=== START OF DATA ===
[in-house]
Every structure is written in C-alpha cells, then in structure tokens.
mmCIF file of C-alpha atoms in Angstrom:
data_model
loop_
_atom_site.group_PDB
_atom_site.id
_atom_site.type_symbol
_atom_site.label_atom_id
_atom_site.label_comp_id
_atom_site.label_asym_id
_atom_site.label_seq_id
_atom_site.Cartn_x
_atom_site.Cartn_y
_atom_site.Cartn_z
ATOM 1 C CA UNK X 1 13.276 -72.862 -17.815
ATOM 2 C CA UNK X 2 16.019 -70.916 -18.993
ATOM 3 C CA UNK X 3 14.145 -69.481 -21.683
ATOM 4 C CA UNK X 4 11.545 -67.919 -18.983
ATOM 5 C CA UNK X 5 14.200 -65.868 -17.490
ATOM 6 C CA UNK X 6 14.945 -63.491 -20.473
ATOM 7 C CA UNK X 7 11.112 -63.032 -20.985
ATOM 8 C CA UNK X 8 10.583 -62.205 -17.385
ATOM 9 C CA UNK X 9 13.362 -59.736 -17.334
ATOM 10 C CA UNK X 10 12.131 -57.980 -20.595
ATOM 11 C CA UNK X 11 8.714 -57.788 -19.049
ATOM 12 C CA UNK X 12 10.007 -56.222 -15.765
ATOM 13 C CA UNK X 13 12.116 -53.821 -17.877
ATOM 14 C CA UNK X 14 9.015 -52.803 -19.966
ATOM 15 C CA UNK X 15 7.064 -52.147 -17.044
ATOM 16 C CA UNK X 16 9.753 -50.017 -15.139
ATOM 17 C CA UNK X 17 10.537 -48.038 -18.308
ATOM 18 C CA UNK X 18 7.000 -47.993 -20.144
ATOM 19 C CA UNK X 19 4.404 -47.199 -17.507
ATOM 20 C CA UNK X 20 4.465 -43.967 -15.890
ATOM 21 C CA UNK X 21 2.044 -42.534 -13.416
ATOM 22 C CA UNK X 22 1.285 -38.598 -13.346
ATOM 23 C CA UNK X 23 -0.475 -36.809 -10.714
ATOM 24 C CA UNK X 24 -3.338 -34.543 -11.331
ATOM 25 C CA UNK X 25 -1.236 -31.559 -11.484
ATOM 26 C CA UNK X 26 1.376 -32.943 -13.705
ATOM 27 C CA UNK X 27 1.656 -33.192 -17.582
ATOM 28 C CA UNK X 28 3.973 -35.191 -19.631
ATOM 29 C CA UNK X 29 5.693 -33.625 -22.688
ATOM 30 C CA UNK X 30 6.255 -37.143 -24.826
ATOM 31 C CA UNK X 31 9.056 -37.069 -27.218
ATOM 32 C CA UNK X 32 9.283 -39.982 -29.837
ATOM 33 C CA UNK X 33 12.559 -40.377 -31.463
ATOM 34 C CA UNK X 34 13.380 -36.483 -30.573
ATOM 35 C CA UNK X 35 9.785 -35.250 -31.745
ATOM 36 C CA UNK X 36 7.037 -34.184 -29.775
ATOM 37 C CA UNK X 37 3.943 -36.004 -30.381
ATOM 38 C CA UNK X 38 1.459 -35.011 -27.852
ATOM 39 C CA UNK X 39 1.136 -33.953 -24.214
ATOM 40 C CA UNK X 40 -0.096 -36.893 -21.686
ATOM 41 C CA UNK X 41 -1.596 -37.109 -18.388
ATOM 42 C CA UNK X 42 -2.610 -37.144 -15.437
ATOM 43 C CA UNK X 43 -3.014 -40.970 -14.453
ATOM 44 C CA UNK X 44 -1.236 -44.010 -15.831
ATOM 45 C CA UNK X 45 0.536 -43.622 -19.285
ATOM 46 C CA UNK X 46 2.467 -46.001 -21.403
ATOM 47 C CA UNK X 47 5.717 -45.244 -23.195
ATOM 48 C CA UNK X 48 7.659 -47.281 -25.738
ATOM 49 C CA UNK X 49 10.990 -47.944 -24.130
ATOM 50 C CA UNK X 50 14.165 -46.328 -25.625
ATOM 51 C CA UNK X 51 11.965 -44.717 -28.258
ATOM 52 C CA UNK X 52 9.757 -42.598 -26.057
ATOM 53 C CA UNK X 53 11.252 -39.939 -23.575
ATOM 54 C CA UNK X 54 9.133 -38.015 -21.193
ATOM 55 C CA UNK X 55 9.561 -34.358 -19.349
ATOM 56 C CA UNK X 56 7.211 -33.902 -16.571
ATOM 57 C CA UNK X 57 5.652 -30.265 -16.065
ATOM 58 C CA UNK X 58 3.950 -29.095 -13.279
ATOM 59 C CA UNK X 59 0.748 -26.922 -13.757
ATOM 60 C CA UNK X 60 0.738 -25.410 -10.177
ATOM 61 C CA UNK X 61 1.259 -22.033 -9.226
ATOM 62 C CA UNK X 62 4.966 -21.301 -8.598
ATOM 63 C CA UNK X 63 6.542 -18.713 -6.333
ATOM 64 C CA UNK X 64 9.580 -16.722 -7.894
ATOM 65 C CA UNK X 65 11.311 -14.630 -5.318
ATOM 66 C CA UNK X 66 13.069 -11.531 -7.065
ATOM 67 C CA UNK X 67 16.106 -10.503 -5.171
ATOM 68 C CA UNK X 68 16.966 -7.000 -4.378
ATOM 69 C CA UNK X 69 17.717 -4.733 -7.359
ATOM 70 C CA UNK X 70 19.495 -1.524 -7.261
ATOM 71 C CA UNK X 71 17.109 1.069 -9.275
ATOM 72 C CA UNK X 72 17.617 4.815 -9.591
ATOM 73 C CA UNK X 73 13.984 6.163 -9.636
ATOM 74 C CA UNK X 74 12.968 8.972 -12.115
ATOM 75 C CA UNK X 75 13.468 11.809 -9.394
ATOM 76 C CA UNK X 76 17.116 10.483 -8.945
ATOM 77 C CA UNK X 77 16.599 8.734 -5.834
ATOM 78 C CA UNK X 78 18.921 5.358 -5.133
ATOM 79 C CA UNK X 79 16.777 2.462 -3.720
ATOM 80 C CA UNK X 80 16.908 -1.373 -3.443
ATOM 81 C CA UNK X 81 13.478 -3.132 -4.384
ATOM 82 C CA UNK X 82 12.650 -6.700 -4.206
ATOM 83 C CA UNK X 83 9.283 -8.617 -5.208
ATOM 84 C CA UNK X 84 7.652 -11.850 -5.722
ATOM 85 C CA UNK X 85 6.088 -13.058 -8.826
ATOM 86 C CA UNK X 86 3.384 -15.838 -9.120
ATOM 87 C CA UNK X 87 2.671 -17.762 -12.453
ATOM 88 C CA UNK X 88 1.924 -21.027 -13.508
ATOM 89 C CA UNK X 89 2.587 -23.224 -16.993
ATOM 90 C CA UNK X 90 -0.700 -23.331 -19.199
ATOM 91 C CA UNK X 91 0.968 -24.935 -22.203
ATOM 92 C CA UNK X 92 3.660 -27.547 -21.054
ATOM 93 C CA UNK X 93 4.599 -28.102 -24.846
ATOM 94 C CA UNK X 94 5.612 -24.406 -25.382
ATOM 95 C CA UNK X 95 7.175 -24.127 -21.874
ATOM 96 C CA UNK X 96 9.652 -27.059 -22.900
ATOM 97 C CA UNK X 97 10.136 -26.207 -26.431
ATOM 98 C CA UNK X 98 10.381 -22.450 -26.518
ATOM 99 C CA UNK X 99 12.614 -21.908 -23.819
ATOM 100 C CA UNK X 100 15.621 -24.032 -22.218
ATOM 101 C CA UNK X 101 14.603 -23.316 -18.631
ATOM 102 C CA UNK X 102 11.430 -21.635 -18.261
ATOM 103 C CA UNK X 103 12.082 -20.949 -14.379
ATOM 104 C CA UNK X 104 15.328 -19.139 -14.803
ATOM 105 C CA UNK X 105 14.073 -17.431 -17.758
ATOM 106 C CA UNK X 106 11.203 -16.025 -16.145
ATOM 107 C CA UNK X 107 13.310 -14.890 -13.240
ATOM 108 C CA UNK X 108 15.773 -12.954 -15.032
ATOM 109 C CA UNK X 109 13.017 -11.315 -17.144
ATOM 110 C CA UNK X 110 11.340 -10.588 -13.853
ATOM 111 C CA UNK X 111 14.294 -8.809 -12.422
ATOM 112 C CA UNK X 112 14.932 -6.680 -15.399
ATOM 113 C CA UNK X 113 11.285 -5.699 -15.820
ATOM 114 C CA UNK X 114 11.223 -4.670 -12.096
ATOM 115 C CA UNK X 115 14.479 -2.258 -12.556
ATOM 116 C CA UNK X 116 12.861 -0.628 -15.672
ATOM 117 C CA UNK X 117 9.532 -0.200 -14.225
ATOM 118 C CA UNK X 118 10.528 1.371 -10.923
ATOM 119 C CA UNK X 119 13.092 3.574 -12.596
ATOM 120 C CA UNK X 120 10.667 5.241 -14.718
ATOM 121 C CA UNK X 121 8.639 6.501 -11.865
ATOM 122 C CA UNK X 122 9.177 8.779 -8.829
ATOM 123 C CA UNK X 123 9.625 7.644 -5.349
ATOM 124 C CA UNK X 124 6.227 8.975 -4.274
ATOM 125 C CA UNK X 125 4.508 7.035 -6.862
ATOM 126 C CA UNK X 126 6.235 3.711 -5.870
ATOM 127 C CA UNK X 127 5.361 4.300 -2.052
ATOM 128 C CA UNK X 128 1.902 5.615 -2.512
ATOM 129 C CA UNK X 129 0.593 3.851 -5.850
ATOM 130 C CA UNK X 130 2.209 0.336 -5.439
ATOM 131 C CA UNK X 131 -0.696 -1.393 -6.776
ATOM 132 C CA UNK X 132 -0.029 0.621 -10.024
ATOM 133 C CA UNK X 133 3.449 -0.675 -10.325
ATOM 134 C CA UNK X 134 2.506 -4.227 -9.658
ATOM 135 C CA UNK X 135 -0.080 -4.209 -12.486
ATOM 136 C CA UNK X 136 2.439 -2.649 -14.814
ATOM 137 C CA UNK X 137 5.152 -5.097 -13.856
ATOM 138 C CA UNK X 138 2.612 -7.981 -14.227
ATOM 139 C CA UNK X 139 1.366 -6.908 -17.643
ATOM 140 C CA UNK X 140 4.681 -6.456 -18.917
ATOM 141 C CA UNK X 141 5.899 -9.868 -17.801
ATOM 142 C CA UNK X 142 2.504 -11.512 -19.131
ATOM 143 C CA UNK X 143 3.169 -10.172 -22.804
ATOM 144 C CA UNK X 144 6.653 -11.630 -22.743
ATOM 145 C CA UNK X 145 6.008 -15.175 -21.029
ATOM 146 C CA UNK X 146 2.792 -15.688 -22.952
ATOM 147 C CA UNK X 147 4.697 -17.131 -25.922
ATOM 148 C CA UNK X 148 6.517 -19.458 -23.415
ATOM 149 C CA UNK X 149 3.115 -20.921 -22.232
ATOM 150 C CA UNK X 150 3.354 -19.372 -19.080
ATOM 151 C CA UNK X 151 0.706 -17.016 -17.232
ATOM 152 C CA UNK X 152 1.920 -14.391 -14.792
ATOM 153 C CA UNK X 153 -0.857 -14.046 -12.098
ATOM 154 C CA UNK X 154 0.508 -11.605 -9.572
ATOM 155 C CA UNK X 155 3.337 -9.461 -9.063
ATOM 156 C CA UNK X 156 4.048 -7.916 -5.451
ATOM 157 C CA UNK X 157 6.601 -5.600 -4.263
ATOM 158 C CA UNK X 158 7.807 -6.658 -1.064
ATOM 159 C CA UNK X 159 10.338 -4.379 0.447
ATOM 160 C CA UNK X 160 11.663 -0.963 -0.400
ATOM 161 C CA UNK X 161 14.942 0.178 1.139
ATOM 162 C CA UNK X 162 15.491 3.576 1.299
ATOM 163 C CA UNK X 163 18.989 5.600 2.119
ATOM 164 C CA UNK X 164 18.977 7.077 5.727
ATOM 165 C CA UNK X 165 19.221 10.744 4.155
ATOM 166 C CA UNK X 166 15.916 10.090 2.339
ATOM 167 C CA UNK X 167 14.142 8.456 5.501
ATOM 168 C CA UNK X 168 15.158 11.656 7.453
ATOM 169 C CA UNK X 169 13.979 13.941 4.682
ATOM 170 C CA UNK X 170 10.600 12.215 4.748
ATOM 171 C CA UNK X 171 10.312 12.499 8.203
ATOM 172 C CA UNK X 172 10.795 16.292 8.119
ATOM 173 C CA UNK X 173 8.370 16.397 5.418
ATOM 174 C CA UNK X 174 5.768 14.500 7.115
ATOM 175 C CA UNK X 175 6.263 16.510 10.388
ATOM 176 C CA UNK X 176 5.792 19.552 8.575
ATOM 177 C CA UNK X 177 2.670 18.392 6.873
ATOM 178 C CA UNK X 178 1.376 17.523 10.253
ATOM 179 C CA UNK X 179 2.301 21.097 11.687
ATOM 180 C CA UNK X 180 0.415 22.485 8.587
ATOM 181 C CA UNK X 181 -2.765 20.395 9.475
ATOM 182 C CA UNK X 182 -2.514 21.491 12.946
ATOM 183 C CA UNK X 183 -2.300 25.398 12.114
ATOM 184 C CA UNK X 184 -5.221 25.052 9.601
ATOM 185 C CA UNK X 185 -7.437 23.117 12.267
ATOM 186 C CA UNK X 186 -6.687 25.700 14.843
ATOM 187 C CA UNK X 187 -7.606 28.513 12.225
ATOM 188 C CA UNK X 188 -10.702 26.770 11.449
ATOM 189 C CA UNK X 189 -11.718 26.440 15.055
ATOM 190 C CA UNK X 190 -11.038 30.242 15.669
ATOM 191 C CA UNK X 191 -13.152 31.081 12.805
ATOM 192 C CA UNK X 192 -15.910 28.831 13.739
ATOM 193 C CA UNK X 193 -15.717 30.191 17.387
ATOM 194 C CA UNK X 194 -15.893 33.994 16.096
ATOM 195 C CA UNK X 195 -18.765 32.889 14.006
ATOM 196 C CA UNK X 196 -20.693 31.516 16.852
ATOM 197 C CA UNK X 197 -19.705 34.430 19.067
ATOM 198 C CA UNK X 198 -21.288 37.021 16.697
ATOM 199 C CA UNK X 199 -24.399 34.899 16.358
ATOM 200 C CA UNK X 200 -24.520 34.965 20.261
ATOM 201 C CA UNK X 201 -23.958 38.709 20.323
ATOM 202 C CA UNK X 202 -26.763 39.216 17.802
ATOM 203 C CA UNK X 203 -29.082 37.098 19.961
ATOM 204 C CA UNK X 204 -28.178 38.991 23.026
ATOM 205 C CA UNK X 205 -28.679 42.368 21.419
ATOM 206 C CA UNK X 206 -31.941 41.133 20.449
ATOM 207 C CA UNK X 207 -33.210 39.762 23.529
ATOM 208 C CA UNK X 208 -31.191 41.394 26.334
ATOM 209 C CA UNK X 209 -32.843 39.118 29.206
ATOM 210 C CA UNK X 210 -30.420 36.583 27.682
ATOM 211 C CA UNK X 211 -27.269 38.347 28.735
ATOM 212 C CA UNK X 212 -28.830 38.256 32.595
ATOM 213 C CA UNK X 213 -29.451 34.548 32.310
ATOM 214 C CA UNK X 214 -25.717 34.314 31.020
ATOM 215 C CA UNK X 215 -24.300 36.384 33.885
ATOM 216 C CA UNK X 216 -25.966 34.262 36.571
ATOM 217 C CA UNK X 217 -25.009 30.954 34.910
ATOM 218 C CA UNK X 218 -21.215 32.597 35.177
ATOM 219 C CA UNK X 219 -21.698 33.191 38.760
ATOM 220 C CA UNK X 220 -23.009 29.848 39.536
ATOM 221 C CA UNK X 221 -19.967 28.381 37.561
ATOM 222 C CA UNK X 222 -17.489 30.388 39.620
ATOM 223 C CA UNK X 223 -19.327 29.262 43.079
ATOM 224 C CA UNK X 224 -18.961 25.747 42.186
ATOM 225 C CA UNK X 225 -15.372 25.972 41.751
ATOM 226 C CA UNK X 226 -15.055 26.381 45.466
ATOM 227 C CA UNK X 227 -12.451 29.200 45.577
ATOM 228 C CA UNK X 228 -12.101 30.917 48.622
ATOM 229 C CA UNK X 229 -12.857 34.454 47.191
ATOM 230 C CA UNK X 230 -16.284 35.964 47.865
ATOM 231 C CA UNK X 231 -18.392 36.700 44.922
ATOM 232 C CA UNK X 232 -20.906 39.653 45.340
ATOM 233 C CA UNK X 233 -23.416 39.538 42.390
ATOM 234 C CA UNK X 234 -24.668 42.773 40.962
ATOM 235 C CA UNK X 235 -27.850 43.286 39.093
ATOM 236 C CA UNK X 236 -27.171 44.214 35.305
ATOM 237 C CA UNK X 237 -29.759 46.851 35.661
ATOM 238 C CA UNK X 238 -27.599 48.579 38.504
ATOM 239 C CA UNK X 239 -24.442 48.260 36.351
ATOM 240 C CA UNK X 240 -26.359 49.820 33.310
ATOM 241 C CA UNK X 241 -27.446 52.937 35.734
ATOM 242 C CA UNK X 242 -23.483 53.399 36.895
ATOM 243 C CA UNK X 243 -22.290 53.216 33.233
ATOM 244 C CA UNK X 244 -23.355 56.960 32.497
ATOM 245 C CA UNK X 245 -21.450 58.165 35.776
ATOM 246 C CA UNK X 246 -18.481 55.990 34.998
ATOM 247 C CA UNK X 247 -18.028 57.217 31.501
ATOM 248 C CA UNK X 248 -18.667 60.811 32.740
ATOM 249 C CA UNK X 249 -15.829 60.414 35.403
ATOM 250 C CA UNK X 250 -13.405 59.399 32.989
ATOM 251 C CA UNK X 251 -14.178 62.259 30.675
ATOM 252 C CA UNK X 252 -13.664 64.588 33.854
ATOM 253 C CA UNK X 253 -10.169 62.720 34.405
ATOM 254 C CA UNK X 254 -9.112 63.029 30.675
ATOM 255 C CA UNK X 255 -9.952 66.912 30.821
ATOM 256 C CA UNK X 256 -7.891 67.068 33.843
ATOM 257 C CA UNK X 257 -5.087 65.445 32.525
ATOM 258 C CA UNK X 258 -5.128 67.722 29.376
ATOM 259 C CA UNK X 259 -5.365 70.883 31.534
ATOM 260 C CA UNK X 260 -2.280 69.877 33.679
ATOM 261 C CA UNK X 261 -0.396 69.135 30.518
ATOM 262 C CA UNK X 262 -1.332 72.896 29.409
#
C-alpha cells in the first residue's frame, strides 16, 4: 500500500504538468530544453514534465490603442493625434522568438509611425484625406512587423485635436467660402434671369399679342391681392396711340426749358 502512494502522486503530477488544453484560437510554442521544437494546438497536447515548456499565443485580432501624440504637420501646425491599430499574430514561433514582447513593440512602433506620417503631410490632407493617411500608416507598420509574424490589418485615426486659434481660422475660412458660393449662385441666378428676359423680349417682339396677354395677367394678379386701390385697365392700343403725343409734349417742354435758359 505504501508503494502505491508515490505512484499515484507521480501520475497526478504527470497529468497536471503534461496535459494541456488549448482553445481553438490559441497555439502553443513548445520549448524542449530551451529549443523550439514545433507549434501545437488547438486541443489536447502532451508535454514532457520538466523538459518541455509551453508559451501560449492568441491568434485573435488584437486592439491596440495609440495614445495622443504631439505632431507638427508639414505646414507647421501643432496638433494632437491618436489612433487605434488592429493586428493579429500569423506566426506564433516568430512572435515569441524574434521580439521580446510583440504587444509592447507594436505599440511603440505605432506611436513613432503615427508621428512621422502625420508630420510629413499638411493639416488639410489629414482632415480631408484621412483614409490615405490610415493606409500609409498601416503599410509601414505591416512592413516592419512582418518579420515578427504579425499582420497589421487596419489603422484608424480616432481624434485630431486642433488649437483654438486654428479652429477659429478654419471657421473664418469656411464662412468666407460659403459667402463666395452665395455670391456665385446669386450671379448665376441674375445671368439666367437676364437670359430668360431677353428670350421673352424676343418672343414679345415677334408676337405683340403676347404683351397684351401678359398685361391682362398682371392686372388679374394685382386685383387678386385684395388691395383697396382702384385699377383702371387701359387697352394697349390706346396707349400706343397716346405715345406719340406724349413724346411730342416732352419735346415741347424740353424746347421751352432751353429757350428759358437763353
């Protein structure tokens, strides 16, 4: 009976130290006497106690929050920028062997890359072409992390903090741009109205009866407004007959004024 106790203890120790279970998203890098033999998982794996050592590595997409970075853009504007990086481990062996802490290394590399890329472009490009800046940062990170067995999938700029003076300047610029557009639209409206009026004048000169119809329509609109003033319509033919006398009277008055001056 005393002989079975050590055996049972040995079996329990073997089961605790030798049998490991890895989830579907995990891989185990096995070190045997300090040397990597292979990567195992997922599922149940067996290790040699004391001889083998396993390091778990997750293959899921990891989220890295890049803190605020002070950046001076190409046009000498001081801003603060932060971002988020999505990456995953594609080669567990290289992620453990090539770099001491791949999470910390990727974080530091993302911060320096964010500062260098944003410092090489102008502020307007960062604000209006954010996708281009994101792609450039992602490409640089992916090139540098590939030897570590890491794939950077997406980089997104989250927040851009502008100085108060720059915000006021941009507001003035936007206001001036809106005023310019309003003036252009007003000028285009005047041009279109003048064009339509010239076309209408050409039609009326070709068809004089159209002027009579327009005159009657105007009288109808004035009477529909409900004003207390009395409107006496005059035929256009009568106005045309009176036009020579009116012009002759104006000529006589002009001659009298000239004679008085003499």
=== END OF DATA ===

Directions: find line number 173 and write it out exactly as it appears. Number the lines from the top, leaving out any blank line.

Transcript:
ATOM 158 C CA UNK X 158 7.807 -6.658 -1.064